Reality is that the only world military power capable of a meaningful strike is the US, and it soon became clear that despite all his threats and posturing about action, President Obama decided not to. What followed is too convoluted for a blog post. Reality is that instead, Russia's leader, Vladimir Putin took over leadership of the issue. He is now leading the talks on removing chemical weapons from Syrian soil, allowing President Obama to give impression to his electorate that he's still calling some shots. In the short term this is a very good result. None of us can predict where military action would have led. But it seems to me that there are two significant consequences. Firstly, Bashar-al-Assad is now secure as the Syrian leader. While the leaders of the world are discussing with Assad the decommissioning of his chemical weapons, there can hardly be a serious attempt to remove him from office. And secondly, Syria is now securely within the ambit of Russian influence. Assad owes Putin big-time. Syria may well become, in effect, part of a new Russian empire. In terms of international politics, Mr Putin has played a 'blinder' and is the only and overwhelming victor of the gas attack on innocent people by Assad.

Perhaps it will look a bit different in a few weeks time.

Wednesday, September 11, 2013

Impact and Potential of Shale Gas

Anticipating major debate over next few months about extraction of shale gas in the UK. Note the certainty which is held by many significant persons, but I sense its too early to fully commit. but it does seem to me that establishing the potential is a no-brainer. Which is why I met with Cuadrilla, the shale gas developer this week. Would like to visit the Balcombe site in West Sussex to see what's happening, but Cuadrilla have only a couple of weeks left on site - and the drilling there does not involve hydraulic fracturing anyway! Looks like lots of noise and wrong target!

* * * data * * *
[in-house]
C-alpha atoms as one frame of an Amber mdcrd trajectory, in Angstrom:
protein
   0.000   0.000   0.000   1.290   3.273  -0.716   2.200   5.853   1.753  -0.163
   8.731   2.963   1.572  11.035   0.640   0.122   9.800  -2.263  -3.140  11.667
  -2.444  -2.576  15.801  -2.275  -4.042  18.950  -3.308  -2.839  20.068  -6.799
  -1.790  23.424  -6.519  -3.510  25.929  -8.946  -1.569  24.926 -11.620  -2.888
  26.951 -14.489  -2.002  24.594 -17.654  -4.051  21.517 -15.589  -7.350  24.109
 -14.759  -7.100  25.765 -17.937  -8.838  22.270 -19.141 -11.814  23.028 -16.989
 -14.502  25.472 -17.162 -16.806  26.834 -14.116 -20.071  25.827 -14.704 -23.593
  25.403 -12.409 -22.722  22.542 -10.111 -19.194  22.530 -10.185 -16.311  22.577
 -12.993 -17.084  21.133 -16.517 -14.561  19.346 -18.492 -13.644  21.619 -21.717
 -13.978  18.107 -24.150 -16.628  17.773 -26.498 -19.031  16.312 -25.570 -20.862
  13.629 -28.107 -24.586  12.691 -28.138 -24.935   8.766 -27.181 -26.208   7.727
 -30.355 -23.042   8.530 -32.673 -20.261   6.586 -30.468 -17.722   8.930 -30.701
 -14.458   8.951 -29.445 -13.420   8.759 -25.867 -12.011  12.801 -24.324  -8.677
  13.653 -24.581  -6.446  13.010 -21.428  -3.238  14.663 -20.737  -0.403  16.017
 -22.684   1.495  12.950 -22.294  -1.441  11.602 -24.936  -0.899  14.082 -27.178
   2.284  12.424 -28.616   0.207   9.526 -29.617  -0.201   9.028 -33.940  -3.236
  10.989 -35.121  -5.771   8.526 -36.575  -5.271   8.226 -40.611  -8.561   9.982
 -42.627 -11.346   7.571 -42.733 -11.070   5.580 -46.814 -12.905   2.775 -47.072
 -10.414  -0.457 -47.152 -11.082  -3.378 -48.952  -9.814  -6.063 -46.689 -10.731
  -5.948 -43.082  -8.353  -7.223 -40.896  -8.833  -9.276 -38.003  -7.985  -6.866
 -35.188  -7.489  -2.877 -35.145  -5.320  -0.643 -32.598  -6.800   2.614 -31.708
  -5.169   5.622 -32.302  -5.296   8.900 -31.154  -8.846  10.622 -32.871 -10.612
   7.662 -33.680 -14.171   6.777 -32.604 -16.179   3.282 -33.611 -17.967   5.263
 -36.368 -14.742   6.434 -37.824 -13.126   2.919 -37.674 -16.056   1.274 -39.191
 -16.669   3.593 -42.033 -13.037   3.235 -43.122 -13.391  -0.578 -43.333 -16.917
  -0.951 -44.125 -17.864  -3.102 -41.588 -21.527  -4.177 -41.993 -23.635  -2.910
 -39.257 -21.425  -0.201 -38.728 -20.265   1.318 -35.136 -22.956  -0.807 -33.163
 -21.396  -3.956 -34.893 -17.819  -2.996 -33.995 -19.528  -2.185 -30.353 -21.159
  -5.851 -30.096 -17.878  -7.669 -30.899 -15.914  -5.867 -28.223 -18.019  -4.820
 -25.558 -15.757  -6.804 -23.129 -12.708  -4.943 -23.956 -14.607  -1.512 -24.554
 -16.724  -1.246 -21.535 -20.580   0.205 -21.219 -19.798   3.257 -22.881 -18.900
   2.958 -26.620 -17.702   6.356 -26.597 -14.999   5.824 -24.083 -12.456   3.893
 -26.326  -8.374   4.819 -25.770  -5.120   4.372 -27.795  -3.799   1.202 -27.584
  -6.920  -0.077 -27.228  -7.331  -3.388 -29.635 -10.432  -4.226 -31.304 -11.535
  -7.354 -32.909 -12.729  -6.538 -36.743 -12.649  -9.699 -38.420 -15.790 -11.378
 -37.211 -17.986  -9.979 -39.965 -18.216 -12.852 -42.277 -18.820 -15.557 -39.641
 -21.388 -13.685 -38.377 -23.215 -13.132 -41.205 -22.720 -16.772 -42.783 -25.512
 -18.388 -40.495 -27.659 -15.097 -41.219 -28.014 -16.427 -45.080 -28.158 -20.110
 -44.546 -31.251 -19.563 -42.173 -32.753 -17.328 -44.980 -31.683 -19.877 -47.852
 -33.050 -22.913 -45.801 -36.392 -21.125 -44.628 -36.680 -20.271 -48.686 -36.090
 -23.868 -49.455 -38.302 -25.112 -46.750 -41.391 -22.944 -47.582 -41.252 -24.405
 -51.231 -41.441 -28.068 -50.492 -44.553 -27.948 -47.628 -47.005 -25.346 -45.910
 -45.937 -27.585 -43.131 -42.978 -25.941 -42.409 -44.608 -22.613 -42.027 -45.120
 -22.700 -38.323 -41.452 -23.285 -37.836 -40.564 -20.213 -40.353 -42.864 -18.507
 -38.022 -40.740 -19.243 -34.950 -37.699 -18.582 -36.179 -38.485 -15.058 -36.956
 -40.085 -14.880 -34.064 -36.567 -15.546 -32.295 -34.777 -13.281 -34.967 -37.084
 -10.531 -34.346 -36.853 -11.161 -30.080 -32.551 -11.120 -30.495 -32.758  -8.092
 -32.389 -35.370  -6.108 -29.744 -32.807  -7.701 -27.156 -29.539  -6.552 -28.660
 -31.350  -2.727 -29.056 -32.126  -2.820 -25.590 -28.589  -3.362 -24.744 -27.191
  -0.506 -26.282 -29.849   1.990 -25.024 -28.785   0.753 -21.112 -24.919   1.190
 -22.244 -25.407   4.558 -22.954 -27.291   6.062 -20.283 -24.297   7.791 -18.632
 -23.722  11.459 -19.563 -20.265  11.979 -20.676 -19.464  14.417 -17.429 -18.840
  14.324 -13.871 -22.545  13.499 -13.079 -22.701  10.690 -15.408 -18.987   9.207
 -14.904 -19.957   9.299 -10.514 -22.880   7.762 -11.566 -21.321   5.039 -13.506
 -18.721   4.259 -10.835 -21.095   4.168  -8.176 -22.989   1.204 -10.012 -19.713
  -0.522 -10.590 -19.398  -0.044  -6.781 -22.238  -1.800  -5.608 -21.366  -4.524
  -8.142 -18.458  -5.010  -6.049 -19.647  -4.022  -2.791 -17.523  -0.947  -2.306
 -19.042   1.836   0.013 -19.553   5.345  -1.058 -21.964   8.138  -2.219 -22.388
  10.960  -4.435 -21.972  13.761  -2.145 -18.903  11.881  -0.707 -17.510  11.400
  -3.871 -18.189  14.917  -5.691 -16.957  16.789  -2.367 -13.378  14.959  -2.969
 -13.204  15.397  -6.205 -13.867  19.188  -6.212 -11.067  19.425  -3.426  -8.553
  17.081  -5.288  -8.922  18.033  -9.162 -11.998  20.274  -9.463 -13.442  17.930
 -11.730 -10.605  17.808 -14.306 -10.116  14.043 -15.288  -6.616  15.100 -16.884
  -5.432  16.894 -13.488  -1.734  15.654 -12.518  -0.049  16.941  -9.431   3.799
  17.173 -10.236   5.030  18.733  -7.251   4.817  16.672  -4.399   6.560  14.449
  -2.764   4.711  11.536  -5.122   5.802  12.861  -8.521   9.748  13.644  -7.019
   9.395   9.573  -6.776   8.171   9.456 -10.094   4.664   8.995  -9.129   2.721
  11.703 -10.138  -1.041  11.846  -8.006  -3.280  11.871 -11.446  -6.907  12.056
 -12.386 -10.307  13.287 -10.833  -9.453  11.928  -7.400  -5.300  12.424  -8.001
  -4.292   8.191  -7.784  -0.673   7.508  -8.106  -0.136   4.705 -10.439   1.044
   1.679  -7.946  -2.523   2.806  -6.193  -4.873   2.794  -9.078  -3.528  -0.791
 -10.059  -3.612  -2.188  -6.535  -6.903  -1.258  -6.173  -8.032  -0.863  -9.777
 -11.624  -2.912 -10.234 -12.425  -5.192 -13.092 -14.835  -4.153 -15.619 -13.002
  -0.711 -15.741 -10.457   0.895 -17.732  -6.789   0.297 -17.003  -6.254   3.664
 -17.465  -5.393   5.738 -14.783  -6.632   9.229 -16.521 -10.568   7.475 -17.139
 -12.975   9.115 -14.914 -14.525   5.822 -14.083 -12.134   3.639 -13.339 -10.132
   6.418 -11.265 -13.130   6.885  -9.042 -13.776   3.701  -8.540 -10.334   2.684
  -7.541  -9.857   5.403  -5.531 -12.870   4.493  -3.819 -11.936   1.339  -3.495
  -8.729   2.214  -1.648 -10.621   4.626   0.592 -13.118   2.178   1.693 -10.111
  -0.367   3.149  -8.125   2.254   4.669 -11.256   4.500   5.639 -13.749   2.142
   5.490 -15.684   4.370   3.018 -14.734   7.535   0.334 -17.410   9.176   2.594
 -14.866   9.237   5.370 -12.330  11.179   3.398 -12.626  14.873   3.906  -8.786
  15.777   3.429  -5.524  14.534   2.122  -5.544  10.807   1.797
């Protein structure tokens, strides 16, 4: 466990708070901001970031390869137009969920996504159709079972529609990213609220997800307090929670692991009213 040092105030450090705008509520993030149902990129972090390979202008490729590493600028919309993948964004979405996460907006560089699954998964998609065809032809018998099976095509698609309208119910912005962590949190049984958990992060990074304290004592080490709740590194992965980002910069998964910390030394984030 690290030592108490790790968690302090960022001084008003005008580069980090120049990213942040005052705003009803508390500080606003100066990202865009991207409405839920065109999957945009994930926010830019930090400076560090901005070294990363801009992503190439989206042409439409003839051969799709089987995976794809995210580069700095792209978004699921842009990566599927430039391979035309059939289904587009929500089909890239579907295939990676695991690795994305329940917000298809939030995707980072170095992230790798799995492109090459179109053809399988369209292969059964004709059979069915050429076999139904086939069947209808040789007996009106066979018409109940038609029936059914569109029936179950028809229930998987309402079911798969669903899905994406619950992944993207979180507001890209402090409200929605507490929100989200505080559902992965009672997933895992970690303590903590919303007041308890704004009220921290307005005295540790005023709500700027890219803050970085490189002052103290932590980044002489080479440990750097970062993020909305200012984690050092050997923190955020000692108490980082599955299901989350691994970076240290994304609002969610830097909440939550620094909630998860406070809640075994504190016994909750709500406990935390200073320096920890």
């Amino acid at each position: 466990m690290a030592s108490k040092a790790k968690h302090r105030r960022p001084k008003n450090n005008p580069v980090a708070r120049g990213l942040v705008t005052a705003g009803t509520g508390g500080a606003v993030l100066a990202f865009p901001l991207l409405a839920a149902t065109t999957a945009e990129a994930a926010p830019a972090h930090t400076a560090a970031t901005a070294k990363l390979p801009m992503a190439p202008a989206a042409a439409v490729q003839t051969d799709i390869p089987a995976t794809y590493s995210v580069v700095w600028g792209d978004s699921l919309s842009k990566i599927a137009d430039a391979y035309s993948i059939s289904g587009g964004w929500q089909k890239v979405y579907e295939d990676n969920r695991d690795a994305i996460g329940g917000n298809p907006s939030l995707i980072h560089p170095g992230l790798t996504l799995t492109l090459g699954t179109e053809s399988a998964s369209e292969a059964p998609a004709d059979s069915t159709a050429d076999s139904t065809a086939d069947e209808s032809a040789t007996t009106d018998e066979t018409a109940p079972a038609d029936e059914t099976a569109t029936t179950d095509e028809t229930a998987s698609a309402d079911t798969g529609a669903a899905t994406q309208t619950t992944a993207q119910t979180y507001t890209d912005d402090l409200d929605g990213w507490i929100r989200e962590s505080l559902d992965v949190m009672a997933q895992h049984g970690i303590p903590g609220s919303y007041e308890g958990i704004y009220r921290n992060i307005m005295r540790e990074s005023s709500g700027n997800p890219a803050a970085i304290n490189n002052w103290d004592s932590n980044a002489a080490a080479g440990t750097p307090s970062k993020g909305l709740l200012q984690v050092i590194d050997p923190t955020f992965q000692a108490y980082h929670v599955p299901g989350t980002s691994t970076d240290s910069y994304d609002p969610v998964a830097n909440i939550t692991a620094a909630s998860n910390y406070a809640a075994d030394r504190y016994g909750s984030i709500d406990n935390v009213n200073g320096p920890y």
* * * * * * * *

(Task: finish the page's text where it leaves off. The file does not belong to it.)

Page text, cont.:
Lets start by considering what we know about potential benefits. Developing UK-sourced shale gas as a major part of our energy mix would create between 50,000 and 100,000 direct jobs, create thousands more jobs in the wider UK manufacturing sector, provide massive tax revenues to the Exchequer, reduce dependency on imports from unstable regions of the world, reduce carbon emissions in several different ways and spread prosperity within the UK from the South East to the North of England. Rather a good CV I'd say.